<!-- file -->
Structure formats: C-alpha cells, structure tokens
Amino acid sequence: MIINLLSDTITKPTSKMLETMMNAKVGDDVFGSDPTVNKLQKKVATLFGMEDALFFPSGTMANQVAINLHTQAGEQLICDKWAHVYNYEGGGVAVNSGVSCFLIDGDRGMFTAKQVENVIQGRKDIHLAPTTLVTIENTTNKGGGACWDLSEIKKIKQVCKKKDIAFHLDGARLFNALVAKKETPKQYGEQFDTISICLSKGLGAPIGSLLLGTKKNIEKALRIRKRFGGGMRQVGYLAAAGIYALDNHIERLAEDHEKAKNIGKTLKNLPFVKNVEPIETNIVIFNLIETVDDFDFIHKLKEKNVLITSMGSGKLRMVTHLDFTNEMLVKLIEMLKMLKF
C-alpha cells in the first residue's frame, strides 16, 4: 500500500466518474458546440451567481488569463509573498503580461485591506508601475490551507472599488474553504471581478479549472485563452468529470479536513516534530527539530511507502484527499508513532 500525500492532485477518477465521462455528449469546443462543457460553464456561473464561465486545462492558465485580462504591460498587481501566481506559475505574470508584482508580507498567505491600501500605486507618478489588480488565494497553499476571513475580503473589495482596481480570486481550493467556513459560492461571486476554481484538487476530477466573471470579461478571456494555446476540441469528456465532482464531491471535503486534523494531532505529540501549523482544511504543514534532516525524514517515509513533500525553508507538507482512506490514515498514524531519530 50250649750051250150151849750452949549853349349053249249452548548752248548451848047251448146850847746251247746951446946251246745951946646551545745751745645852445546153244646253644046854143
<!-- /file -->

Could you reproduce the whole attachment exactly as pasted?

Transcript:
Structure formats: C-alpha cells, structure tokens
Amino acid sequence: MIINLLSDTITKPTSKMLETMMNAKVGDDVFGSDPTVNKLQKKVATLFGMEDALFFPSGTMANQVAINLHTQAGEQLICDKWAHVYNYEGGGVAVNSGVSCFLIDGDRGMFTAKQVENVIQGRKDIHLAPTTLVTIENTTNKGGGACWDLSEIKKIKQVCKKKDIAFHLDGARLFNALVAKKETPKQYGEQFDTISICLSKGLGAPIGSLLLGTKKNIEKALRIRKRFGGGMRQVGYLAAAGIYALDNHIERLAEDHEKAKNIGKTLKNLPFVKNVEPIETNIVIFNLIETVDDFDFIHKLKEKNVLITSMGSGKLRMVTHLDFTNEMLVKLIEMLKMLKF
C-alpha cells in the first residue's frame, strides 16, 4: 500500500466518474458546440451567481488569463509573498503580461485591506508601475490551507472599488474553504471581478479549472485563452468529470479536513516534530527539530511507502484527499508513532 500525500492532485477518477465521462455528449469546443462543457460553464456561473464561465486545462492558465485580462504591460498587481501566481506559475505574470508584482508580507498567505491600501500605486507618478489588480488565494497553499476571513475580503473589495482596481480570486481550493467556513459560492461571486476554481484538487476530477466573471470579461478571456494555446476540441469528456465532482464531491471535503486534523494531532505529540501549523482544511504543514534532516525524514517515509513533500525553508507538507482512506490514515498514524531519530 50250649750051250150151849750452949549853349349053249249452548548752248548451848047251448146850847746251247746951446946251246745951946646551545745751745645852445546153244646253644046854143